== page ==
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Short And Sharp: The Bond Market's Ir/rational Response

Jul. 06, 2017 4:47 PM ET

By Seema Shah

Bond markets can sometimes come across as irrational, and the last few weeks may be a perfect demonstration of this. Three weeks ago, 10-year U.S. Treasury yields declined in response to the U.S. Federal Reserve's (Fed) projection that policy rates would be raised several more times over the next 18 months and the Fed's signals that they'll soon begin reducing the size of their balance sheet. This slightly unusual reaction reflected the bond market's fear that the Fed's tightening path would harm U.S. growth prospects. Then, last week, it took just a few hawkish words from the European Central Bank (ECB) and the Bank of England to trigger a sharp bond market sell-off… on both sides of the Atlantic.

Which reaction was the "rational" one?

If I had to pick, I would say that the second reaction - the sell-off - was the more rational. After many years of near-zero policy rates and balance-sheet expansion, I believe that the global economy is strong enough to withstand a removal of monetary policy stimulus. Inflationary pressures are confusingly subdued but, with labor markets so tight, I buy into the Fed's thesis that it is just a matter of time before upward price pressures emerge. Therefore, raising rates is no policy error.

And so, all it took was a few unexceptional words from ECB President Draghi ("deflationary forces have been replaced by reflationary ones"), and from Bank of England Governor Carney ("some removal of monetary stimulus is likely to become necessary if the economy remains firm") to trigger a bond market sell-off in Europe, which then rapidly spread to the United States and around the globe.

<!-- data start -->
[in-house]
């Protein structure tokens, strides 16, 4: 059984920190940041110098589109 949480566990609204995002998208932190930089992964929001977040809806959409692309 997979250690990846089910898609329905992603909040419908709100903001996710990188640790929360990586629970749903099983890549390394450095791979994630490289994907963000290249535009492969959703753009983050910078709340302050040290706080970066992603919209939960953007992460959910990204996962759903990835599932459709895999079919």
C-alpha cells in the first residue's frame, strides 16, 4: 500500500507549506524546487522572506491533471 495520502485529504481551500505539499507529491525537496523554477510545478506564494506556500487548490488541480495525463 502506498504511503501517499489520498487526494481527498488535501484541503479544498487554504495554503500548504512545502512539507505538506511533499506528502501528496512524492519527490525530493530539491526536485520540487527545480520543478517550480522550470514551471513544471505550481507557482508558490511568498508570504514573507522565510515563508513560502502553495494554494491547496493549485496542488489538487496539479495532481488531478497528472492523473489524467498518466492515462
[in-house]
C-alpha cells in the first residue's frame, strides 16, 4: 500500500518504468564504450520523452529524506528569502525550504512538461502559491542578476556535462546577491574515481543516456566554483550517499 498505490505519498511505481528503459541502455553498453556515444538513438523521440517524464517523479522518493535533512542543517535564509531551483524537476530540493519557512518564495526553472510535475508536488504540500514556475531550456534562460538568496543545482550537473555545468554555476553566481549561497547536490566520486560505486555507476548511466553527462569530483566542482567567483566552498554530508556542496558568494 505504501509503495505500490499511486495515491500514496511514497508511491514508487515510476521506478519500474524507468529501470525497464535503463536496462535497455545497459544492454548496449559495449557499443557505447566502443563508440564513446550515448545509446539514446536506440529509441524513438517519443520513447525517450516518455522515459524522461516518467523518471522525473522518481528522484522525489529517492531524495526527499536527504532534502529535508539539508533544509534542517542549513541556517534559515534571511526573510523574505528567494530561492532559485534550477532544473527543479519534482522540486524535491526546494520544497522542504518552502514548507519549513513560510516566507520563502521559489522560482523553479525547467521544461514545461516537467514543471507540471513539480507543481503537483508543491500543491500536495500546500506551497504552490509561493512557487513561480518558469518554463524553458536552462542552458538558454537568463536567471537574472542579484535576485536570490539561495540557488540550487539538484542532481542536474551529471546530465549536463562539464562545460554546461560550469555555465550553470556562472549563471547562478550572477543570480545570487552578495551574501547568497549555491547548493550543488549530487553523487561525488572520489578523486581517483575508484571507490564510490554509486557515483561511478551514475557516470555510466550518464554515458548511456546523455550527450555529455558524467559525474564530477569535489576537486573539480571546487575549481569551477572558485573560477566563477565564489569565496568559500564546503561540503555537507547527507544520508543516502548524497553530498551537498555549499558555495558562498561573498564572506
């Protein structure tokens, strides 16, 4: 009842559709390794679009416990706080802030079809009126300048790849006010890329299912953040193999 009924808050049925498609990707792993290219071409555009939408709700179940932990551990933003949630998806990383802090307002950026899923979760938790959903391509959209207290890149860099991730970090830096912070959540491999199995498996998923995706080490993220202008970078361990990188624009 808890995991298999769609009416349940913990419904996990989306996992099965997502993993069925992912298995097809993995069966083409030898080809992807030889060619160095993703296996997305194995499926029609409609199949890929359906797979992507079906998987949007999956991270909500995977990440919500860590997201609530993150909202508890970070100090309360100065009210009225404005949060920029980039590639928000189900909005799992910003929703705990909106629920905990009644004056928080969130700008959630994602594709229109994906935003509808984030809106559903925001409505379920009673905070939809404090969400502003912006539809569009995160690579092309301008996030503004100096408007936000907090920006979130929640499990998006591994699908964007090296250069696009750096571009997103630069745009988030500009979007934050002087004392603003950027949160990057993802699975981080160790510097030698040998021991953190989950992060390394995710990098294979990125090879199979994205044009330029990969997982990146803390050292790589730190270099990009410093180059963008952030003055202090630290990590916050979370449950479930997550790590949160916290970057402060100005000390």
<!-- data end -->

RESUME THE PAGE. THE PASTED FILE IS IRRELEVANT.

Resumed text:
Ten-year U.S. Treasury yields are back to where they were in mid-May. But, at 2.35% (as of Tuesday 4th July), I think they have higher to go.

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The Principal Financial Group (The Principal®) is a global investment management leader offering retirement services, insurance solutions and asset management. The Principal offers businesses, individuals and institutional clients a wide range of financial products and services, including retirement, asset management and insurance through its diverse family of financial services companies. Founded in 1879 and a member of the FORTUNE 500®, the Principal Financial Group has $519.3 billion in assets under management1 and serves some 19.7 million customers worldwide from offices in Asia, Australia, Europe, Latin America and the United States. Principal Financial Group, Inc. is traded on the New York Stock Exchange under the ticker symbol PFG. For more information, visit www.principal.com. Insurance products issued by Principal National Life Insurance Co (except in NY) and Principal Life Insurance Co. Plan administrative services offered by Principal Life. Principal Funds, Inc. is distributed by Principal Funds Distributor, Inc. Securities offered through Princor Financial Services Corp., 800/247-1737, Member SIPC and/or independent broker/dealers. Principal National, Principal Life, Principal Funds Distributor, Inc. and Princor® are members of the Principal Financial Group®, Des Moines, IA 50392. Investing involves market risk, including possible loss of principal.

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